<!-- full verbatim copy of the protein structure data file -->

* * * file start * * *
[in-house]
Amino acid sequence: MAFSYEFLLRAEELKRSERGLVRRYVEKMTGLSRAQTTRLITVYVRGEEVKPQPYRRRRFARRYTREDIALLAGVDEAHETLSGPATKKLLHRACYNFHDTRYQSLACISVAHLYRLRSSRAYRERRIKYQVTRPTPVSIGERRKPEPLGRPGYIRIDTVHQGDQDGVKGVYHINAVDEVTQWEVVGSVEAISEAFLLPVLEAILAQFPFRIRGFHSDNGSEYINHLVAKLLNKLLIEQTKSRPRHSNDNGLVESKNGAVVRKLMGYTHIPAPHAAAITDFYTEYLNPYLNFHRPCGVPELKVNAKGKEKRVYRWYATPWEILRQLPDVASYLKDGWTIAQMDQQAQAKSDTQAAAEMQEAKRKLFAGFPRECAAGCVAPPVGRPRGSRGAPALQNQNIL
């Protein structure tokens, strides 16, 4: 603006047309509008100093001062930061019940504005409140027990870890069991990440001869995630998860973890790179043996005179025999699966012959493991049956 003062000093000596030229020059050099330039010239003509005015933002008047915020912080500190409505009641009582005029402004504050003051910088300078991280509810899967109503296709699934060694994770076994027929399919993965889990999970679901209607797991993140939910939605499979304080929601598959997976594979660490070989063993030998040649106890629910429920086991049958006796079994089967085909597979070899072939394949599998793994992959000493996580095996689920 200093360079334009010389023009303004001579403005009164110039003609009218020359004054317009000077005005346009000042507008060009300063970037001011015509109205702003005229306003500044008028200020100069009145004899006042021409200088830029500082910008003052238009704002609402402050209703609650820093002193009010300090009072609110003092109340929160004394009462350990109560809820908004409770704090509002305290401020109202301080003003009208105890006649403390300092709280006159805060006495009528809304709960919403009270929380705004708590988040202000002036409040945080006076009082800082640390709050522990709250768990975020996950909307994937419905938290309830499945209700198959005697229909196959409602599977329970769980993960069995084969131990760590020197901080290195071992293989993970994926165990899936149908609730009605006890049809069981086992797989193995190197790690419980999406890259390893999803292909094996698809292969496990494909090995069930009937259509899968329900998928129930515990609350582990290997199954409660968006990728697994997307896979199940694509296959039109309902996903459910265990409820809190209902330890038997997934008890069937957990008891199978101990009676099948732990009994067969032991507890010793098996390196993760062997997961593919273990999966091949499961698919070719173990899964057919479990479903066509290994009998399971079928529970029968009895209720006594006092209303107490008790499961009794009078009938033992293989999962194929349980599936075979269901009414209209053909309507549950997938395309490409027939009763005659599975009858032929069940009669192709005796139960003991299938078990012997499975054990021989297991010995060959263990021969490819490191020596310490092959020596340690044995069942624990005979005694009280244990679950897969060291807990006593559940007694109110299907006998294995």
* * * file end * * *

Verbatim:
[in-house]
Amino acid sequence: MAFSYEFLLRAEELKRSERGLVRRYVEKMTGLSRAQTTRLITVYVRGEEVKPQPYRRRRFARRYTREDIALLAGVDEAHETLSGPATKKLLHRACYNFHDTRYQSLACISVAHLYRLRSSRAYRERRIKYQVTRPTPVSIGERRKPEPLGRPGYIRIDTVHQGDQDGVKGVYHINAVDEVTQWEVVGSVEAISEAFLLPVLEAILAQFPFRIRGFHSDNGSEYINHLVAKLLNKLLIEQTKSRPRHSNDNGLVESKNGAVVRKLMGYTHIPAPHAAAITDFYTEYLNPYLNFHRPCGVPELKVNAKGKEKRVYRWYATPWEILRQLPDVASYLKDGWTIAQMDQQAQAKSDTQAAAEMQEAKRKLFAGFPRECAAGCVAPPVGRPRGSRGAPALQNQNIL
């Protein structure tokens, strides 16, 4: 603006047309509008100093001062930061019940504005409140027990870890069991990440001869995630998860973890790179043996005179025999699966012959493991049956 003062000093000596030229020059050099330039010239003509005015933002008047915020912080500190409505009641009582005029402004504050003051910088300078991280509810899967109503296709699934060694994770076994027929399919993965889990999970679901209607797991993140939910939605499979304080929601598959997976594979660490070989063993030998040649106890629910429920086991049958006796079994089967085909597979070899072939394949599998793994992959000493996580095996689920 200093360079334009010389023009303004001579403005009164110039003609009218020359004054317009000077005005346009000042507008060009300063970037001011015509109205702003005229306003500044008028200020100069009145004899006042021409200088830029500082910008003052238009704002609402402050209703609650820093002193009010300090009072609110003092109340929160004394009462350990109560809820908004409770704090509002305290401020109202301080003003009208105890006649403390300092709280006159805060006495009528809304709960919403009270929380705004708590988040202000002036409040945080006076009082800082640390709050522990709250768990975020996950909307994937419905938290309830499945209700198959005697229909196959409602599977329970769980993960069995084969131990760590020197901080290195071992293989993970994926165990899936149908609730009605006890049809069981086992797989193995190197790690419980999406890259390893999803292909094996698809292969496990494909090995069930009937259509899968329900998928129930515990609350582990290997199954409660968006990728697994997307896979199940694509296959039109309902996903459910265990409820809190209902330890038997997934008890069937957990008891199978101990009676099948732990009994067969032991507890010793098996390196993760062997997961593919273990999966091949499961698919070719173990899964057919479990479903066509290994009998399971079928529970029968009895209720006594006092209303107490008790499961009794009078009938033992293989999962194929349980599936075979269901009414209209053909309507549950997938395309490409027939009763005659599975009858032929069940009669192709005796139960003991299938078990012997499975054990021989297991010995060959263990021969490819490191020596310490092959020596340690044995069942624990005979005694009280244990679950897969060291807990006593559940007694109110299907006998294995």